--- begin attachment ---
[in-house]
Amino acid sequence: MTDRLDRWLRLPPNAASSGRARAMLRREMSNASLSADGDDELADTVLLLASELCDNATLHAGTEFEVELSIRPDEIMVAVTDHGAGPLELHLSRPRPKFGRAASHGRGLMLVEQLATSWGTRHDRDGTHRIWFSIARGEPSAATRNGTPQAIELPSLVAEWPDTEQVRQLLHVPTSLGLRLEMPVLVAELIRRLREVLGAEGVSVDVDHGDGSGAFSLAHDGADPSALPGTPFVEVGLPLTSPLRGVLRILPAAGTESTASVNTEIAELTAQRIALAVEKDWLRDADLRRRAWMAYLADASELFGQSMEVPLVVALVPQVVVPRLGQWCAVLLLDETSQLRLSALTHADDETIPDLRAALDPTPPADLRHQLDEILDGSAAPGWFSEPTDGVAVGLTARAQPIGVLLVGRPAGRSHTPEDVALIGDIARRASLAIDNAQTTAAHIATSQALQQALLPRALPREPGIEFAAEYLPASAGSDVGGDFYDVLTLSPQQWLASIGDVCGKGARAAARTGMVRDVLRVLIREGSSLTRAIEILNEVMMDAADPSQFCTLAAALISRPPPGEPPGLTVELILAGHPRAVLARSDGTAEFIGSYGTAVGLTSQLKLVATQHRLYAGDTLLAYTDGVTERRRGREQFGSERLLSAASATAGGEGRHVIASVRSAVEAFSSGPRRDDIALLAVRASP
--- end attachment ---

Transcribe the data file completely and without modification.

[in-house]
Amino acid sequence: MTDRLDRWLRLPPNAASSGRARAMLRREMSNASLSADGDDELADTVLLLASELCDNATLHAGTEFEVELSIRPDEIMVAVTDHGAGPLELHLSRPRPKFGRAASHGRGLMLVEQLATSWGTRHDRDGTHRIWFSIARGEPSAATRNGTPQAIELPSLVAEWPDTEQVRQLLHVPTSLGLRLEMPVLVAELIRRLREVLGAEGVSVDVDHGDGSGAFSLAHDGADPSALPGTPFVEVGLPLTSPLRGVLRILPAAGTESTASVNTEIAELTAQRIALAVEKDWLRDADLRRRAWMAYLADASELFGQSMEVPLVVALVPQVVVPRLGQWCAVLLLDETSQLRLSALTHADDETIPDLRAALDPTPPADLRHQLDEILDGSAAPGWFSEPTDGVAVGLTARAQPIGVLLVGRPAGRSHTPEDVALIGDIARRASLAIDNAQTTAAHIATSQALQQALLPRALPREPGIEFAAEYLPASAGSDVGGDFYDVLTLSPQQWLASIGDVCGKGARAAARTGMVRDVLRVLIREGSSLTRAIEILNEVMMDAADPSQFCTLAAALISRPPPGEPPGLTVELILAGHPRAVLARSDGTAEFIGSYGTAVGLTSQLKLVATQHRLYAGDTLLAYTDGVTERRRGREQFGSERLLSAASATAGGEGRHVIASVRSAVEAFSSGPRRDDIALLAVRASP